Oxfam report is flawed and irresponsible

Not everything that has words such as “Ox” or “Bridge” or “Institute” or has statistics and printed in a book is correct, intelligent or even logical.

The Oxfam report says we are not doing “enough” to fix inequality. By their standards, we ought to be doing two things:

  • Taxing the rich more
  • Spending more on society

This is their benchmark. And this is the equivalent of a nuclear bomb. It is devastating and destroys everything in its path. Rich and poor.

This is why we are ranked amongst countries such as Malaysia and Indonesia. Even Thailand, Philippines and Vietnam is higher up on the rank than us. 

The ironic thing is, amongst all the signatories to the Oxfam report, I doubt even one has travelled to Singapore. Our Western counterparts love their travels to exotic Asian destinations where poverty is abound…so that their bias of a “poor Asian country” remains in their mind.

I doubt they have come to places such as Singapore, China, Hong Kong and Taiwan to actually understand how these societies help their poor.

Fact: Those countries mentioned prior have been more effective to lift more people out of poverty, in a shorter period of time than any country ever had.

You see, there are two ways to close the income gap. Either you make the rich poorer, or you make the poor richer. The Oxfam method suggests the former. This is both economically and intellectually unsound. 

Instead, we have a system of “reverse taxation”. Our people are required to have money locked aside for their own spending. Any taxes collected from the wealthy is put to work and supplemented by investments through government investments (Temasek and GIC).

Instead of a nuclear bomb, Singapore has developed surgical weapons to attack and treat the problems where they are. Complex welfare, housing, medical and social programs take the money to where it is needed most.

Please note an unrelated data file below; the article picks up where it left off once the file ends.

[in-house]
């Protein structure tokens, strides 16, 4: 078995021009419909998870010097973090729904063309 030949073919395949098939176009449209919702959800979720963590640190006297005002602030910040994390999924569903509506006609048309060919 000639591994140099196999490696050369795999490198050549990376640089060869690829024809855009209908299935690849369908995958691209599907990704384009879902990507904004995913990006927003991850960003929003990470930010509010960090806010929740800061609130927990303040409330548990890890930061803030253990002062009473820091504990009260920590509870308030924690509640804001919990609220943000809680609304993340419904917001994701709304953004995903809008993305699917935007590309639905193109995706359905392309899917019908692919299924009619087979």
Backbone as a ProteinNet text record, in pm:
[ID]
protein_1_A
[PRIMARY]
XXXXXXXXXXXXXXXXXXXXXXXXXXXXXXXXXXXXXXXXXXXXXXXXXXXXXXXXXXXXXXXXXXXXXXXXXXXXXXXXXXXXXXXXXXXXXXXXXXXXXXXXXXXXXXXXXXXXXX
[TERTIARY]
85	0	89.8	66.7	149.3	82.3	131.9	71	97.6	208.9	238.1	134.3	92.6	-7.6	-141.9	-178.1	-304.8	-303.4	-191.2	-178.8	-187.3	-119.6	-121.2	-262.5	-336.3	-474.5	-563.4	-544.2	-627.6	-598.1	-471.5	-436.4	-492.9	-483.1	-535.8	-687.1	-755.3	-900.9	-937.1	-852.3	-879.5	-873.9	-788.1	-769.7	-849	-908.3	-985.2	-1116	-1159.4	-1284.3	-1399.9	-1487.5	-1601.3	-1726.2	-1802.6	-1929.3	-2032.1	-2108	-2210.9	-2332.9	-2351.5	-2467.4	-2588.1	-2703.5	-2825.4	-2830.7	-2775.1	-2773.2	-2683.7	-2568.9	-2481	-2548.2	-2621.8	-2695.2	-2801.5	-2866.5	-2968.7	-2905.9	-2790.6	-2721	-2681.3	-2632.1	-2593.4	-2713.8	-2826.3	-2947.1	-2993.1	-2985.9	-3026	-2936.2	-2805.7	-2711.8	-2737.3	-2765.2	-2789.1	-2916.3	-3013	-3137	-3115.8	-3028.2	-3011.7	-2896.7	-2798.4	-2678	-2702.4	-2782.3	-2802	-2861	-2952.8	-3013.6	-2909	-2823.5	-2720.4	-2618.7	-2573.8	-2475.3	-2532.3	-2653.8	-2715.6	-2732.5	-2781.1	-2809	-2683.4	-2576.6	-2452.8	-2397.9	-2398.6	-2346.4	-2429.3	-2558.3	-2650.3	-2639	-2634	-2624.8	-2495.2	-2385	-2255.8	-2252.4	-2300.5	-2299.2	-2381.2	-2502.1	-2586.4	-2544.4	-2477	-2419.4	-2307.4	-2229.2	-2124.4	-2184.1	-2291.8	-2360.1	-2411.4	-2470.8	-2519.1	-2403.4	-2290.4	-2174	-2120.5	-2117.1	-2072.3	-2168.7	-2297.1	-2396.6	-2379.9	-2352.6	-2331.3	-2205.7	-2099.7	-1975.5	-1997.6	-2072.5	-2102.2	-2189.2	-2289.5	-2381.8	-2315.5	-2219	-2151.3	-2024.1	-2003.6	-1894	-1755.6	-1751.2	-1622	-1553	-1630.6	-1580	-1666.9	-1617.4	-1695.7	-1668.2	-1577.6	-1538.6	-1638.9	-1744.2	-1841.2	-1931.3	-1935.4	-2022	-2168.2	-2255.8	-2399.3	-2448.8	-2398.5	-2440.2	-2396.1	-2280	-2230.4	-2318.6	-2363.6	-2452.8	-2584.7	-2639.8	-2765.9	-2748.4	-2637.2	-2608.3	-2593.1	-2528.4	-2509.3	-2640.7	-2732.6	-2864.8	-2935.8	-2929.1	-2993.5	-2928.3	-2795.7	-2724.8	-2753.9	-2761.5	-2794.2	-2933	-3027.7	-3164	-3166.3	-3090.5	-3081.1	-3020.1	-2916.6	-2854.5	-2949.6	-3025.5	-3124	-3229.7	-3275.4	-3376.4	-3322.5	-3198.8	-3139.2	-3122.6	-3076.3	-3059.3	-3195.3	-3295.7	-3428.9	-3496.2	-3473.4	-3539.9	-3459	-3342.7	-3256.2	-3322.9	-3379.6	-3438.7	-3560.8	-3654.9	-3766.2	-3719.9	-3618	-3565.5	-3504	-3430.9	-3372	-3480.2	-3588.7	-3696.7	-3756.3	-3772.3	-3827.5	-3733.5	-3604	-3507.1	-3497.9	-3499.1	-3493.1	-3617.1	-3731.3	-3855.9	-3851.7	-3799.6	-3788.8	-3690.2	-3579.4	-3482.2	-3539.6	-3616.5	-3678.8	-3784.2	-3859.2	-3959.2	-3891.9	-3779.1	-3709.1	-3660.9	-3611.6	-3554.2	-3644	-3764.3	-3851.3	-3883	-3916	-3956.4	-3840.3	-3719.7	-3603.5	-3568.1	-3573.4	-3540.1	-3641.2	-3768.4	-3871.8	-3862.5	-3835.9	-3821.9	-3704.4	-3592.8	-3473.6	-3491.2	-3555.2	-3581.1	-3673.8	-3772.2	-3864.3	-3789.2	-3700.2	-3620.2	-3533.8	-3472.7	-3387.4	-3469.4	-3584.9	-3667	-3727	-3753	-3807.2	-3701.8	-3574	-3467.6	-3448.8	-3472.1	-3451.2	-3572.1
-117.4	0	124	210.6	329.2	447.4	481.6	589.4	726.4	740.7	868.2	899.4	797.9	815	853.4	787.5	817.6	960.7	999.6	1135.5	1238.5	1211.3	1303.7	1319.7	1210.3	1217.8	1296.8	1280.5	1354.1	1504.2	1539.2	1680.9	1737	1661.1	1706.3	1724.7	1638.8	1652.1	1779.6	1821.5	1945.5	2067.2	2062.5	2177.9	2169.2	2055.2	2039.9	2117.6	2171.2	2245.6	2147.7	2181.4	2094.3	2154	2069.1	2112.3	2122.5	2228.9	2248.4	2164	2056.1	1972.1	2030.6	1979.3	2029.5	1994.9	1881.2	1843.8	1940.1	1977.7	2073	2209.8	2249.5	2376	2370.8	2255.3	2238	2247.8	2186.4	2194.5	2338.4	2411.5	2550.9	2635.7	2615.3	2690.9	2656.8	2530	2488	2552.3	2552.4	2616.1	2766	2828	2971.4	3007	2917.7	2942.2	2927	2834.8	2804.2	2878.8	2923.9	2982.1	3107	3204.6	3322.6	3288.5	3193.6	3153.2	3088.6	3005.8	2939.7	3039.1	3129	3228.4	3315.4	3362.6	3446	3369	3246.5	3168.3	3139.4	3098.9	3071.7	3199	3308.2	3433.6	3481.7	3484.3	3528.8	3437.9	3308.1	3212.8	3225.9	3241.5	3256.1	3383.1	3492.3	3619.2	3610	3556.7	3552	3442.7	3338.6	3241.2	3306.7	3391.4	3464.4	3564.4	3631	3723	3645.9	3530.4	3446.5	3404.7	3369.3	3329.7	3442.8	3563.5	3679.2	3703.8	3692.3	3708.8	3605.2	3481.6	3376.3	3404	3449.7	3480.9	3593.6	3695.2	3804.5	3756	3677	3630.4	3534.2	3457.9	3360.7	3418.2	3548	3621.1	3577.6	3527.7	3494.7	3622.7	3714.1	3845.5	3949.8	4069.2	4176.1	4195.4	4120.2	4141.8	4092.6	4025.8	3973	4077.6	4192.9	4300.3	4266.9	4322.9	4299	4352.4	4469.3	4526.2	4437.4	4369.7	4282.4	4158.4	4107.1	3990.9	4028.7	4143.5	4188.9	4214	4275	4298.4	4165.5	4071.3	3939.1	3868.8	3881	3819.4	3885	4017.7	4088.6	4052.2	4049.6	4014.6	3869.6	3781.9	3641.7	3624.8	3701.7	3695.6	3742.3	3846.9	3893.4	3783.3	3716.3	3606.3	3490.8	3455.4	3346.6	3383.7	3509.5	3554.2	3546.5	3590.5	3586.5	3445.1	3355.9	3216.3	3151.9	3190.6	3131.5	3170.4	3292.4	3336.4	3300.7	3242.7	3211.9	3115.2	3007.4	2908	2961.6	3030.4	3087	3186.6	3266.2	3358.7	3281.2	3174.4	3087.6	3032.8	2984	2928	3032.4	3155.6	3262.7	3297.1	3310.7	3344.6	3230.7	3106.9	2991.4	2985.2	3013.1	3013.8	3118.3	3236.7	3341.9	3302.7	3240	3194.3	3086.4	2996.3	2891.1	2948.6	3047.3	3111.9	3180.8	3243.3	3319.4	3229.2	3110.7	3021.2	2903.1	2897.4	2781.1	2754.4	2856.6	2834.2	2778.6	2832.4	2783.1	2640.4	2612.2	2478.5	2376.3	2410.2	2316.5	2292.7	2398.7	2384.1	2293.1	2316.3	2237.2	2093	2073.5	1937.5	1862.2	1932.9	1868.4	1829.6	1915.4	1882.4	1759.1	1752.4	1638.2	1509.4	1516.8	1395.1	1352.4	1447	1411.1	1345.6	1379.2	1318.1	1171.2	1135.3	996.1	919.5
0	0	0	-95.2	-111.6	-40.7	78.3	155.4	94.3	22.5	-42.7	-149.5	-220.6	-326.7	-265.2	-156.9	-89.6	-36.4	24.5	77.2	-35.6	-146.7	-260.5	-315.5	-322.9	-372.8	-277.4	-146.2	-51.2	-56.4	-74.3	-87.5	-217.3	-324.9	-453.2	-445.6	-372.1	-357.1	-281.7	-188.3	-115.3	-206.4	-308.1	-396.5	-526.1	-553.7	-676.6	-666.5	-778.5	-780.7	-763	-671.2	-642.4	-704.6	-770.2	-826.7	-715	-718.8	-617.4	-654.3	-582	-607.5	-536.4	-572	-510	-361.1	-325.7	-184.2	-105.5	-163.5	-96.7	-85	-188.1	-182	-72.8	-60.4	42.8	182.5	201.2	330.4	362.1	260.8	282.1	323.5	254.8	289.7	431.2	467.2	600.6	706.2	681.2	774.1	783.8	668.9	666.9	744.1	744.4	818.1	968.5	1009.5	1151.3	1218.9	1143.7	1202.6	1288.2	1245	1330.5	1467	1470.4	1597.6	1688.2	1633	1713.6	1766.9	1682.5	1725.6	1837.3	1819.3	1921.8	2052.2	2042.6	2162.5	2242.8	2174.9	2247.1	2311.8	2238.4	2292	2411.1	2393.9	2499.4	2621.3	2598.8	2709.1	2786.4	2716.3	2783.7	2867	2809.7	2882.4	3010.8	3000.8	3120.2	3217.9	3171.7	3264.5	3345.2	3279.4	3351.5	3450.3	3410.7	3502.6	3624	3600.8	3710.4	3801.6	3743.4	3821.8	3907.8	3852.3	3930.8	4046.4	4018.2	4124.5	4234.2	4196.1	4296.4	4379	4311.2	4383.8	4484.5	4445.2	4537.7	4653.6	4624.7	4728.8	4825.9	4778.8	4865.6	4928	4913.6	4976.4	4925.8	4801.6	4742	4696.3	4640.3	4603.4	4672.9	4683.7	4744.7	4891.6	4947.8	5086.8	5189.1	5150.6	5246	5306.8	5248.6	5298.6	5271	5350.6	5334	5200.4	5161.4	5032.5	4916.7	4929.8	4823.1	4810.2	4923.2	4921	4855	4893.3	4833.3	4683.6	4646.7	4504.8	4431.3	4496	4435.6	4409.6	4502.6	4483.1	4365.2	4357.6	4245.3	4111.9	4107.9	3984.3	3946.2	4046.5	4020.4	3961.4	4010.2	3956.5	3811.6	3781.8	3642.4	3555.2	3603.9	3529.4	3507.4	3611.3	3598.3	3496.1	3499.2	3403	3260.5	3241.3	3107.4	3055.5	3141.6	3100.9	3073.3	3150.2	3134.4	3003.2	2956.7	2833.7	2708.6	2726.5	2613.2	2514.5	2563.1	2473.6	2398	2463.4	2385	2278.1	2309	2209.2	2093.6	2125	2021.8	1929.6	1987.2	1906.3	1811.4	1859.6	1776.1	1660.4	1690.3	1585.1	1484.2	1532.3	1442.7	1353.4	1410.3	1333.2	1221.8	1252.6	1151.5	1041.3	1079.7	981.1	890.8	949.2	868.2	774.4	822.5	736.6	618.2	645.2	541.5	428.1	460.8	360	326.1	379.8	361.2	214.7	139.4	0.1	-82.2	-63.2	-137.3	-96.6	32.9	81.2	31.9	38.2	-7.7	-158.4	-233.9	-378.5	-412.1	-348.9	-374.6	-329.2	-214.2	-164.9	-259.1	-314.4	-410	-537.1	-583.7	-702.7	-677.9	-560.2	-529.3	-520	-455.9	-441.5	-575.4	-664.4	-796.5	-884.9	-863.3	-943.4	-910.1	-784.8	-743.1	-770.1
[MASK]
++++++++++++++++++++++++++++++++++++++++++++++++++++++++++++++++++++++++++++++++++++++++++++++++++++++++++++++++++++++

People routinely prove their bias under the cover of “science”.  The Oxfam report is one such example. If we use their system of benchmarking, we would become universally poor.

Oxfam claims to want to help people out of poverty, but these benchmarks are irresponsible and making their beneficiaries worser off. They may have the heart, but the route to hell is paved with good intentions.

If Oxfam is genuine about eradicating poverty, they need to come to our countries, study how we have managed to lift millions out of poverty in less than a generation and then publish those findings.

The following are other inaccuracies in the Oxfam report:

  • Insufficient social spending

“Spending on education, health and social protection is well below countries such as South Korea and Thailand.”

The report studies only direct government spending. It leaves social transfers, compulsory savings and social price pressure out of the picture. This makes the observation incorrect and shallow.

  • Singapore does not have minimum wage

This is flat out incorrect. The Progressive Wage Model incorporates both a price floor and a wage ladder that is sector specific. 

  • We don’t tax the rich enough

The report suggests that we have not taxed the rich sufficiently. To us, this is akin to killing the goose that lays the golden eggs. We do tax, but not so high that we lose our competitive edge.

  • Our taxes hurt other countries

Then that would be too bad for the other countries. Every nation wants to attract investments and wealth. Because what follows is industry and jobs.

The corporation is not the enemy. Poverty is. Think about that.

 

About the author

Tay Leong Tan

Tay Leong Tan is a collective of 3 writers. Tay, Leong and Tan. (Who were you expecting?!) We are enthusiastic about labour issues, economics and current affairs in particular.

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